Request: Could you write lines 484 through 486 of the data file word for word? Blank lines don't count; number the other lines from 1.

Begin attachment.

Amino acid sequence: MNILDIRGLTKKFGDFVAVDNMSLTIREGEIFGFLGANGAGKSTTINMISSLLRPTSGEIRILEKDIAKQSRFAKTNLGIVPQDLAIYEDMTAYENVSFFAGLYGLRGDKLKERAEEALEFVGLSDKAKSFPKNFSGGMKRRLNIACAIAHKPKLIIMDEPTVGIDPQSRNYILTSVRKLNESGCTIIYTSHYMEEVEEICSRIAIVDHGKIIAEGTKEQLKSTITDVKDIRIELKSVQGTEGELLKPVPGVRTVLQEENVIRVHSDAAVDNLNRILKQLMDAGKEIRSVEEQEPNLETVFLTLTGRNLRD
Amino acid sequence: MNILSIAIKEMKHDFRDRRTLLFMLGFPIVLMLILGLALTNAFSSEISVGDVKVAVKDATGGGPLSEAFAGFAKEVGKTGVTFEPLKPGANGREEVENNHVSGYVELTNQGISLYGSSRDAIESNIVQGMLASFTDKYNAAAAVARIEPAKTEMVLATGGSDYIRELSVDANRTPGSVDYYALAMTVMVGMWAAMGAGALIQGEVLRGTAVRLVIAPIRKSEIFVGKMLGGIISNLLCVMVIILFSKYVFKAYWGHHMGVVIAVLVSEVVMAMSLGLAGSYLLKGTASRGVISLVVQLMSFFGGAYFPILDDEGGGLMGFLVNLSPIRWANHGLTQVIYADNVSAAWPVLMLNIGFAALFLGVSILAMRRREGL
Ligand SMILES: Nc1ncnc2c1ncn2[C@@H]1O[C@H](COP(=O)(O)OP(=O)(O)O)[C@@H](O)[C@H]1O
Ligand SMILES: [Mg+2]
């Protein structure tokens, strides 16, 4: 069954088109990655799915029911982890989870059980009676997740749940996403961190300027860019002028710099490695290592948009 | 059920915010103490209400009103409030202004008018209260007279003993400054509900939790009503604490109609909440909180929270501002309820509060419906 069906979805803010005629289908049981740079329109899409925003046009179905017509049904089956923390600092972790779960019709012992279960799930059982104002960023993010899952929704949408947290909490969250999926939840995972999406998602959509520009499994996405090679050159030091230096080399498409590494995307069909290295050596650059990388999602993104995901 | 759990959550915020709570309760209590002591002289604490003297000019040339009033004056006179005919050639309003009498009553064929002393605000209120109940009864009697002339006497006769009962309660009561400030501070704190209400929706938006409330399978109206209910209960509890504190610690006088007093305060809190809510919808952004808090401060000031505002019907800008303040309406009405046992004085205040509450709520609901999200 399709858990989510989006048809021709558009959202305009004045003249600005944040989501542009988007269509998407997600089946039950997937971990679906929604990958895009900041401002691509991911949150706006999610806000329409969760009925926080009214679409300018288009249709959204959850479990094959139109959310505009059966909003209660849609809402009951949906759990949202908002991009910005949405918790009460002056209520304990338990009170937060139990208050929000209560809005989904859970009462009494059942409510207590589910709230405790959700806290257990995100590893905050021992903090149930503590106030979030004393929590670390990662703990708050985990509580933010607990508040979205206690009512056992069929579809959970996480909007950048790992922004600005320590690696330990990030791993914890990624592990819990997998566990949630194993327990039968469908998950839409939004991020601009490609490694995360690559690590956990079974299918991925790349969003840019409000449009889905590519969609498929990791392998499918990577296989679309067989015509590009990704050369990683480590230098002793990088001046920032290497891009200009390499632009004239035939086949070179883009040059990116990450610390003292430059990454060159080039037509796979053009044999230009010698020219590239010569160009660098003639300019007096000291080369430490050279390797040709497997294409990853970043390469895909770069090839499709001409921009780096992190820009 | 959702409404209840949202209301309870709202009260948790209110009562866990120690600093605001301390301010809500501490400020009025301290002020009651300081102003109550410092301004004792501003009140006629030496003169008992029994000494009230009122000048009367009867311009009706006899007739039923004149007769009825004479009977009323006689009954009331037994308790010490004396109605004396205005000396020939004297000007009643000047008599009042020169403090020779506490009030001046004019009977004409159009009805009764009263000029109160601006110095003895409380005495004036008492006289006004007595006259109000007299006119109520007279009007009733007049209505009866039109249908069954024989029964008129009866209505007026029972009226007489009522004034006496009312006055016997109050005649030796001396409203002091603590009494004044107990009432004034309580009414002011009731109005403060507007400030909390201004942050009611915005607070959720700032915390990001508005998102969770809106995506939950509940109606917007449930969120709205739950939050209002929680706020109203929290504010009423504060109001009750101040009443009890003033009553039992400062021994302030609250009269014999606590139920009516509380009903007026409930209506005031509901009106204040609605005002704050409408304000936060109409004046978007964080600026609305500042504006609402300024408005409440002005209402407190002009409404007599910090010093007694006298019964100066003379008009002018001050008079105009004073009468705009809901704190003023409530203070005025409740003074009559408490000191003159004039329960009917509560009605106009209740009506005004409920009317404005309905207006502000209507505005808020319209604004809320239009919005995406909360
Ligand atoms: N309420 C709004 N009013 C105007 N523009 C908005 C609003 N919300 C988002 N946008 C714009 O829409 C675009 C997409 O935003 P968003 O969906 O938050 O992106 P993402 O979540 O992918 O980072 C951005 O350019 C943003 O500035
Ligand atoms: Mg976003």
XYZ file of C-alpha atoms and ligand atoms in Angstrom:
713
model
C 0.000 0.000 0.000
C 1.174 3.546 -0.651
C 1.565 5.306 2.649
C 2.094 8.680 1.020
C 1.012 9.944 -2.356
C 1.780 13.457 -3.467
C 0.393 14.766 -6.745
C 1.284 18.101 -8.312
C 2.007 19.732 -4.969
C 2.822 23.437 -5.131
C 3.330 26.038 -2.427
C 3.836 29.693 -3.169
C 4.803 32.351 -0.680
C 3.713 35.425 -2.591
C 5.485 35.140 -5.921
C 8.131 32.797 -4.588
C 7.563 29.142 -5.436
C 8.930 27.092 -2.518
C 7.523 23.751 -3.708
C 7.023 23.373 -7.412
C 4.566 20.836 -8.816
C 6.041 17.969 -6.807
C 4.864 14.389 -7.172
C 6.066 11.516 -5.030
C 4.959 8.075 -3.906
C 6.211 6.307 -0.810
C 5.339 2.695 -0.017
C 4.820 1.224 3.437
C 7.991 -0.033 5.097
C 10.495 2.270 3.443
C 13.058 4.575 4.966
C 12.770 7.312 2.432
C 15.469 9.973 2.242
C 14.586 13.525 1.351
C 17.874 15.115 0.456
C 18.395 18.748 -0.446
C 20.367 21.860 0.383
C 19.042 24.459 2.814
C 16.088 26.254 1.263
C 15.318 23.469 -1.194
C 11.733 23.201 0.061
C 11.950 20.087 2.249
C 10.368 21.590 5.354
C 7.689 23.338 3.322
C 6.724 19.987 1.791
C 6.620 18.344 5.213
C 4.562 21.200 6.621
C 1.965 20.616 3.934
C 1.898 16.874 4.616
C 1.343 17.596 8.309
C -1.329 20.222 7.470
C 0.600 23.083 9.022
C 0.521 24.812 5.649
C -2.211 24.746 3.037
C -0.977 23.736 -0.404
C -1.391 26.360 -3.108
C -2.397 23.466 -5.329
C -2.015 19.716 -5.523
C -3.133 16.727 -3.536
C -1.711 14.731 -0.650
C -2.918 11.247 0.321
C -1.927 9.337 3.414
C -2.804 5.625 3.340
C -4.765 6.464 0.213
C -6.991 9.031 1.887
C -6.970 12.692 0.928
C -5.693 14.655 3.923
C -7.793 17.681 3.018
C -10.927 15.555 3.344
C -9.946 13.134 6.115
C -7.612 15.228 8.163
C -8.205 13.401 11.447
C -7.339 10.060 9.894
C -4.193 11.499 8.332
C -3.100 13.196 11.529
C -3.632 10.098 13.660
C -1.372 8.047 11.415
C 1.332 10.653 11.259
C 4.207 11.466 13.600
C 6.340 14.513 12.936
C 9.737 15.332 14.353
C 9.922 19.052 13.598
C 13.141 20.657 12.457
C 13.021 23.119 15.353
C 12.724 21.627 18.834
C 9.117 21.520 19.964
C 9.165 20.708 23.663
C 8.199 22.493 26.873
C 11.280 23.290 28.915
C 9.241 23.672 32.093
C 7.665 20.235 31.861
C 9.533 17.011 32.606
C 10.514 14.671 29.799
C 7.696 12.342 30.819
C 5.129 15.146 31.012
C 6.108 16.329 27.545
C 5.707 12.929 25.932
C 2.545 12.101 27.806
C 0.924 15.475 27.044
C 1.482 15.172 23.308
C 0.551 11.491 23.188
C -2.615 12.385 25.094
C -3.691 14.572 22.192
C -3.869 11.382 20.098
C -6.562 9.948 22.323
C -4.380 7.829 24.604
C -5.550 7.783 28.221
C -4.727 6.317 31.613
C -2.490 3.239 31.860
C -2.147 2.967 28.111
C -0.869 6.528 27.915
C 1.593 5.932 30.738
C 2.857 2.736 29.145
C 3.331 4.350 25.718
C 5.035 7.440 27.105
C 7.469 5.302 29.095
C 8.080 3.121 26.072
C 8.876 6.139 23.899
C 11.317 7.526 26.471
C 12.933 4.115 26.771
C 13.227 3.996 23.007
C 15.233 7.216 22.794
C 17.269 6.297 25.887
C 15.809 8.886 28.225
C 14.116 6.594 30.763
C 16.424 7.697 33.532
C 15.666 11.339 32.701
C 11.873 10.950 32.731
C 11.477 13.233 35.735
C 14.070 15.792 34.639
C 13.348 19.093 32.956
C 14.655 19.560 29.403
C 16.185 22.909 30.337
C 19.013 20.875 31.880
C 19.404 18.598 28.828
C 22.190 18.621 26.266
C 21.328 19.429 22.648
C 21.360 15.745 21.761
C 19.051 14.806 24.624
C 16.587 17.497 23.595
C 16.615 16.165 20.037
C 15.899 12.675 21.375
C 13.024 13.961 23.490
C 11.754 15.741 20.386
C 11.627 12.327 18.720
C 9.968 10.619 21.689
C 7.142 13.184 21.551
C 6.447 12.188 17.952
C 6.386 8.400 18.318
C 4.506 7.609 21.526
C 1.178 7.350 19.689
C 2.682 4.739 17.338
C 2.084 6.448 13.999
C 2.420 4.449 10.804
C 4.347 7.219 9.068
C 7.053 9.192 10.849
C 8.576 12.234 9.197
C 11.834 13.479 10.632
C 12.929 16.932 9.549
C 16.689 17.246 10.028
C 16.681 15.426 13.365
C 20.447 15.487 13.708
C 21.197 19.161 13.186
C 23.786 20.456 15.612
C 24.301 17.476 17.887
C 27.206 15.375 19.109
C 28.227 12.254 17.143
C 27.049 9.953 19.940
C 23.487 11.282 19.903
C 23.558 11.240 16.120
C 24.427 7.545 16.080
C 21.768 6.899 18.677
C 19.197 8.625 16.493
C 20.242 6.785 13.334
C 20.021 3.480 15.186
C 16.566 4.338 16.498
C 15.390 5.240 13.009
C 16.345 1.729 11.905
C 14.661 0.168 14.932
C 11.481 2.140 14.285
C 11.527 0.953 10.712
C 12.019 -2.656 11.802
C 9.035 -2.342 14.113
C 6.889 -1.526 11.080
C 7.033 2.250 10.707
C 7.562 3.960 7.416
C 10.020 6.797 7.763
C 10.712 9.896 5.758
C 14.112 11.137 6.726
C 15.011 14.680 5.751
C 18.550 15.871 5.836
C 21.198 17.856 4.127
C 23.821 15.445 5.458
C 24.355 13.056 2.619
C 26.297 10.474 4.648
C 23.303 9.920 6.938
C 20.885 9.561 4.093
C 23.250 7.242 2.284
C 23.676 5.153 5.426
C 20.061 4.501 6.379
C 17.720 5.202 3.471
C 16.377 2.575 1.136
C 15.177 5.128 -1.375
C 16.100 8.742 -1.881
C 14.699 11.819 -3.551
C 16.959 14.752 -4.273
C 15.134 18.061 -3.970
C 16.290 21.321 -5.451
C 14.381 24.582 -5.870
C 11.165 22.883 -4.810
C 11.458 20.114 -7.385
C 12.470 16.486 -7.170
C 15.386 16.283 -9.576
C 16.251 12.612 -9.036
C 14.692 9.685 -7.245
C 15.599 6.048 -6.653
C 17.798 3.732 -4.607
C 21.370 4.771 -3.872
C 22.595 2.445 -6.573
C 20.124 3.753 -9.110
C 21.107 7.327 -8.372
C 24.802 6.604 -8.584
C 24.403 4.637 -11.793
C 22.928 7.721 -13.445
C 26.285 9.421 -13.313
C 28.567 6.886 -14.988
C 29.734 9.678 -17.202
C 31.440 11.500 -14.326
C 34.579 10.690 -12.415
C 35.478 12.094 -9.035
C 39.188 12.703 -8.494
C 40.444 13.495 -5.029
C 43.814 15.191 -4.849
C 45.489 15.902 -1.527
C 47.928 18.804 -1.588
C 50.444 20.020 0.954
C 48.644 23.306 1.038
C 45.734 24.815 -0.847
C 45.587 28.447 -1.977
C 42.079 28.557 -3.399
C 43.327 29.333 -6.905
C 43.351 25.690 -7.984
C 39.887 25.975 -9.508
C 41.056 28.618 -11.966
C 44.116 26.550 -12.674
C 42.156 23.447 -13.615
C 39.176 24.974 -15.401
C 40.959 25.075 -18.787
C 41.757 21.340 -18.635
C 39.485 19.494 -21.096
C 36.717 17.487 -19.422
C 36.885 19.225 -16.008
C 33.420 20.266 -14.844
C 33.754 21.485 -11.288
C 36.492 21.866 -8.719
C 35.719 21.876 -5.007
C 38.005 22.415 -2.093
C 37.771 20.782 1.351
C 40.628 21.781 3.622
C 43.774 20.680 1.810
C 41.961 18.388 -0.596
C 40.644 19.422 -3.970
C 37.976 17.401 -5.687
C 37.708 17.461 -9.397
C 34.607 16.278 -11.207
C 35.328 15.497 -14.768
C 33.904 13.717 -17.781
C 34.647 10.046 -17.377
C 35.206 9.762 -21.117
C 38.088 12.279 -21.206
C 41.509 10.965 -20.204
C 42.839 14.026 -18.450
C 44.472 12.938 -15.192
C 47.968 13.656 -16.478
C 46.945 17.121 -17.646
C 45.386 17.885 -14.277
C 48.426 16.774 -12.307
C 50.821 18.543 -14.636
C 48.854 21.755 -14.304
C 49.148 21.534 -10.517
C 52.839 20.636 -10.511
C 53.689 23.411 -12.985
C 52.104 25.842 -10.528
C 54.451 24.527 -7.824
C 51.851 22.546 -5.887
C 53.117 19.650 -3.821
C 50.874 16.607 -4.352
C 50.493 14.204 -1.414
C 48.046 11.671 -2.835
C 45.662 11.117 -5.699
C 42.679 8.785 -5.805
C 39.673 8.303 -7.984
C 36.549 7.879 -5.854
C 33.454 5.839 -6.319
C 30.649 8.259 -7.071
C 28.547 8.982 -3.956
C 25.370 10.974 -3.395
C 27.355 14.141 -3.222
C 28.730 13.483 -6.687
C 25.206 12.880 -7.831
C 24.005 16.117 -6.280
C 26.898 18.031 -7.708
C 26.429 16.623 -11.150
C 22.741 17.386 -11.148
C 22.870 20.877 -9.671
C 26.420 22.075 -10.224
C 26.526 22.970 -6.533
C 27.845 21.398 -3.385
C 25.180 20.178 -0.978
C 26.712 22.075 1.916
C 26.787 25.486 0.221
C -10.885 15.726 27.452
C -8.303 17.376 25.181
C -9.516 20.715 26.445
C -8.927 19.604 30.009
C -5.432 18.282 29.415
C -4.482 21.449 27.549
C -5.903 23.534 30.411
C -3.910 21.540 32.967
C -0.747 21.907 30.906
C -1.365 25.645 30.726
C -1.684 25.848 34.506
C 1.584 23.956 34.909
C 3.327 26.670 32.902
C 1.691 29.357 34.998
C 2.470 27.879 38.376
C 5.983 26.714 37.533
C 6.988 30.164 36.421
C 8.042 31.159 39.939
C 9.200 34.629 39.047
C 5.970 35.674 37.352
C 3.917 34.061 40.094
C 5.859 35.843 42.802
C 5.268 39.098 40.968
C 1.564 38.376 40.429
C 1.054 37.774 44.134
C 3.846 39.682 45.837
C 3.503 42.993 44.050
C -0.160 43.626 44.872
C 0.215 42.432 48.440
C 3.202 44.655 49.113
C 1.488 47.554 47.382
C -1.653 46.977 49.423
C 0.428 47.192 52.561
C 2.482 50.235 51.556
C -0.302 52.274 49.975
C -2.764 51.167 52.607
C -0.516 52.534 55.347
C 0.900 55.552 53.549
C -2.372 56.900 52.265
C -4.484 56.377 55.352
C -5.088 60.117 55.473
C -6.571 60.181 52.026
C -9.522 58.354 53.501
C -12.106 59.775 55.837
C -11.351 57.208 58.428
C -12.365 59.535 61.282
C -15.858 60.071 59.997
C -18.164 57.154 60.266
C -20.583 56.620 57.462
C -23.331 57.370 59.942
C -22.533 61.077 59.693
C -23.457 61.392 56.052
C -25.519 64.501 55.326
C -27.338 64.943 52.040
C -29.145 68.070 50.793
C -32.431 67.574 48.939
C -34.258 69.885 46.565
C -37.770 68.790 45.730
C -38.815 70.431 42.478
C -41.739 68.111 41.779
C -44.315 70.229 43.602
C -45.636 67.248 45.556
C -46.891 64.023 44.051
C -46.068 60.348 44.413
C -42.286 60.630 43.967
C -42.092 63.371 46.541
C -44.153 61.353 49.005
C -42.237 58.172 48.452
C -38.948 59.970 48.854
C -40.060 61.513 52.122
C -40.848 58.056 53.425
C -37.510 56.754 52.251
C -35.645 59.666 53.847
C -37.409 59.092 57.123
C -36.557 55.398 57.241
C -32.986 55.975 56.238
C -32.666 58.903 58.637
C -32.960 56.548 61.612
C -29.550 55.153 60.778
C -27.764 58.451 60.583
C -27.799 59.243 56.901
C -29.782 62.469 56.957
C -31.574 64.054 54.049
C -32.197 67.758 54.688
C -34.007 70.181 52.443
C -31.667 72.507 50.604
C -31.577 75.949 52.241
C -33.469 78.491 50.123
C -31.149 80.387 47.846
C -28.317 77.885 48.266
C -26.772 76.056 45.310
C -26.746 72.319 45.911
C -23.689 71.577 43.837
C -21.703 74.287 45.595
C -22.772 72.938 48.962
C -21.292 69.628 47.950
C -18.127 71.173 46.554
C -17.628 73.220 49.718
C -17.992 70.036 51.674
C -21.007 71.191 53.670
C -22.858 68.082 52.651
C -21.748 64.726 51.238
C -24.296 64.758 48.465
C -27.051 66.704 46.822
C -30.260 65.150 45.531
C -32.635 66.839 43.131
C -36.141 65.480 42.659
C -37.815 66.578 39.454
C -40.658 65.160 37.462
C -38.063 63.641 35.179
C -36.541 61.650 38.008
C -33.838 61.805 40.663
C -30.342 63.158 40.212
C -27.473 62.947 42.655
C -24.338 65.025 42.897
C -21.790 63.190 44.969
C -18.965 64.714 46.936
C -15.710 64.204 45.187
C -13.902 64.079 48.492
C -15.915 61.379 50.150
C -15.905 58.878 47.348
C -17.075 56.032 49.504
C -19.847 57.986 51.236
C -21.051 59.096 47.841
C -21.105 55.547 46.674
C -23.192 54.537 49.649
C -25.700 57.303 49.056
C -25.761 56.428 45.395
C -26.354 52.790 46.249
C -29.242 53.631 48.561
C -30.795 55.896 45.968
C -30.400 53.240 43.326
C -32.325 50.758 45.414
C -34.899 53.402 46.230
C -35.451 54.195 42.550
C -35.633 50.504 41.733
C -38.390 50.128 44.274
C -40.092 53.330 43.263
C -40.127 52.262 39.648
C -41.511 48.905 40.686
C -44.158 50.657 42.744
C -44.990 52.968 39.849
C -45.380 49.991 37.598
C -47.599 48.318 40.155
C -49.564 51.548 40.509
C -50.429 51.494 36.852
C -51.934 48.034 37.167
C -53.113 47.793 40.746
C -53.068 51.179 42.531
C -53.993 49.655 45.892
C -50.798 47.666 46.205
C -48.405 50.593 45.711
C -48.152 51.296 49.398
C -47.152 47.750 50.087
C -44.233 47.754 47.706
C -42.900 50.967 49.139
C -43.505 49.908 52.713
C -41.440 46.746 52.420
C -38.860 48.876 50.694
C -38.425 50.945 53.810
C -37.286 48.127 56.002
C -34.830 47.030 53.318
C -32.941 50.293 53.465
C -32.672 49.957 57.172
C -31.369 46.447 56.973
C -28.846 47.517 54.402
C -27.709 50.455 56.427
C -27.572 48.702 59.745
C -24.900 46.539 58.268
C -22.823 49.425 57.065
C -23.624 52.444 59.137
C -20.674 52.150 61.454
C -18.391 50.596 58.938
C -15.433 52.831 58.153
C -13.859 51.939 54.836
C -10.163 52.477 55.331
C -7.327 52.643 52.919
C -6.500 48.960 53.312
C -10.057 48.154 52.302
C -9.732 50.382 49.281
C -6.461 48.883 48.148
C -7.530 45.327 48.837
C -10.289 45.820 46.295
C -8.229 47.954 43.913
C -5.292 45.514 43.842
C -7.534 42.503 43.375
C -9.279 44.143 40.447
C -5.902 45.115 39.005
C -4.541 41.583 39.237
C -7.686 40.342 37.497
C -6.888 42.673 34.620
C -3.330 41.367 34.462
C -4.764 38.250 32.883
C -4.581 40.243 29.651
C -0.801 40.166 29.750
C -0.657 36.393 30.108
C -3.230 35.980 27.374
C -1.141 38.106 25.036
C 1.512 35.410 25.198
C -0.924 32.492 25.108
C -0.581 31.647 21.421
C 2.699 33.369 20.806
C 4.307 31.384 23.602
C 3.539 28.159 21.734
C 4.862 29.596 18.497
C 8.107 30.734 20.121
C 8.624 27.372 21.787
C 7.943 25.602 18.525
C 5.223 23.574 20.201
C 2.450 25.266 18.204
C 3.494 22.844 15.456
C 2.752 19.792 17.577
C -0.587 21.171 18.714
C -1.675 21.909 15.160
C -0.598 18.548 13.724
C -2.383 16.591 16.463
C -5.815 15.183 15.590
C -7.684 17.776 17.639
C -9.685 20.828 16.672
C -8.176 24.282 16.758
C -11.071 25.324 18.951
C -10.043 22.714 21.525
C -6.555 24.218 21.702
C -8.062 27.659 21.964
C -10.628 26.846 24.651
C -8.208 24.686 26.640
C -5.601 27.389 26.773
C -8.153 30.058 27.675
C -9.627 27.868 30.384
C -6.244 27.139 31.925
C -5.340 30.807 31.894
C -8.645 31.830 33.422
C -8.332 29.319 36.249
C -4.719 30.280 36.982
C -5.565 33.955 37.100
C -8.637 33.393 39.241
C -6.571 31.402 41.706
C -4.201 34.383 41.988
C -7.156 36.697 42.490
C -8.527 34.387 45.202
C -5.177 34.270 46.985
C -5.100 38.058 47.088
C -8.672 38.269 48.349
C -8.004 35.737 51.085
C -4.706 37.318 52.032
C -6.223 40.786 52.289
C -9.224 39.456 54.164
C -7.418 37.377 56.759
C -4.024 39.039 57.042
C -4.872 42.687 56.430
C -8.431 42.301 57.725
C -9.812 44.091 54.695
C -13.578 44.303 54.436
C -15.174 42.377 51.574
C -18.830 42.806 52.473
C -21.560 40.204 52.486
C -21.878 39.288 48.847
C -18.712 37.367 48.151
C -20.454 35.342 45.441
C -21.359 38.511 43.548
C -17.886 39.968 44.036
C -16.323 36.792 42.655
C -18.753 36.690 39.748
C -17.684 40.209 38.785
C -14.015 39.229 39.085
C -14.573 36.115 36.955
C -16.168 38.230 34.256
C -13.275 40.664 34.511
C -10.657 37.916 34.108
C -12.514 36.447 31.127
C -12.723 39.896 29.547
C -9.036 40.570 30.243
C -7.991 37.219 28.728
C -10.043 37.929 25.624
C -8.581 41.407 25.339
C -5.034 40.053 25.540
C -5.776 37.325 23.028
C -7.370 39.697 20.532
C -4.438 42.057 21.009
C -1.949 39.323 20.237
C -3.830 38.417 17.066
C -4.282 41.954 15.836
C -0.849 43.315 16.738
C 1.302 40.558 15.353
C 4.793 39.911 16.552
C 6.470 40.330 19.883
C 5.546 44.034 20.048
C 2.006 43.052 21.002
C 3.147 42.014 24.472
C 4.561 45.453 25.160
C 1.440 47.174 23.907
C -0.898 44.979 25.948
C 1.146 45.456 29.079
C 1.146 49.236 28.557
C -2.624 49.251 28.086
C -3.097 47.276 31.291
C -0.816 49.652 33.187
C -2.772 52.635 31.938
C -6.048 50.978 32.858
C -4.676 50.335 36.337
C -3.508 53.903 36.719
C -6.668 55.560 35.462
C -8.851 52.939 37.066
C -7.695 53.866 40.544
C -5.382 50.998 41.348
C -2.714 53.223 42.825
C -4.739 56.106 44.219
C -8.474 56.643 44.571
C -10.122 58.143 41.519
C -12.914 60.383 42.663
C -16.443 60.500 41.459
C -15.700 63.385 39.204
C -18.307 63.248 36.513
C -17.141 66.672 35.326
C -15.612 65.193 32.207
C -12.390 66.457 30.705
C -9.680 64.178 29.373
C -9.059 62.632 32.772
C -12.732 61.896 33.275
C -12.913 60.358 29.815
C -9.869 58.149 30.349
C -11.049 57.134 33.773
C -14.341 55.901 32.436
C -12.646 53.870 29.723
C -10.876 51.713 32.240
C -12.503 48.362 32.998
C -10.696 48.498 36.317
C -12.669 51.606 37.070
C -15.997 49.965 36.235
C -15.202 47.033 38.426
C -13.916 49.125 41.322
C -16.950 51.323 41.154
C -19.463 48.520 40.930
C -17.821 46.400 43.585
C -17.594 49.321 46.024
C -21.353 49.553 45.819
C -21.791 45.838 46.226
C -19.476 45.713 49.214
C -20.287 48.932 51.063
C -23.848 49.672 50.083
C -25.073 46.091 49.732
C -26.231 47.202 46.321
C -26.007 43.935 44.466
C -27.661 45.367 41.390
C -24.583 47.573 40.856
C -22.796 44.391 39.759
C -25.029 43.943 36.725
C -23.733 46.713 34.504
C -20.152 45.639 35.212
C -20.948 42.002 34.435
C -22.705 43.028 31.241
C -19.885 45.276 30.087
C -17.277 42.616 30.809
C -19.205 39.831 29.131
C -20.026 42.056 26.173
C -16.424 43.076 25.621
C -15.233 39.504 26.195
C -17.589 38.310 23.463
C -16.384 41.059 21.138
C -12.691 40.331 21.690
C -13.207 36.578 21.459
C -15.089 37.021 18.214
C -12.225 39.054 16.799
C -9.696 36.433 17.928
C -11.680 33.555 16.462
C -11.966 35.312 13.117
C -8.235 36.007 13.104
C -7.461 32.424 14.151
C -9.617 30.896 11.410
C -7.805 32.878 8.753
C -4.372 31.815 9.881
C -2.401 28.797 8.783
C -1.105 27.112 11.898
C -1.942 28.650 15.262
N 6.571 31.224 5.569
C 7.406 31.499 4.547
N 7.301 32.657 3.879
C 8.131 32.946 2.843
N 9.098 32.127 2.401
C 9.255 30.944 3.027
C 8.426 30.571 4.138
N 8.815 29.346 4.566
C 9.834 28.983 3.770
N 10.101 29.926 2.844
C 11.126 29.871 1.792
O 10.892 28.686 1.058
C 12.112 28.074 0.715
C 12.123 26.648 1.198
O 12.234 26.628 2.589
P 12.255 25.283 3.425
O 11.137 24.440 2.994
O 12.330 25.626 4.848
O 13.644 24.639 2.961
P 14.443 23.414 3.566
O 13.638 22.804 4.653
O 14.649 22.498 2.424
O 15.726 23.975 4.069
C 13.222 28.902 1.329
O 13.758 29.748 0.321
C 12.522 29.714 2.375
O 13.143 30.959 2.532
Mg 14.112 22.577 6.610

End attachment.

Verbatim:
C -32.941 50.293 53.465
C -32.672 49.957 57.172
C -31.369 46.447 56.973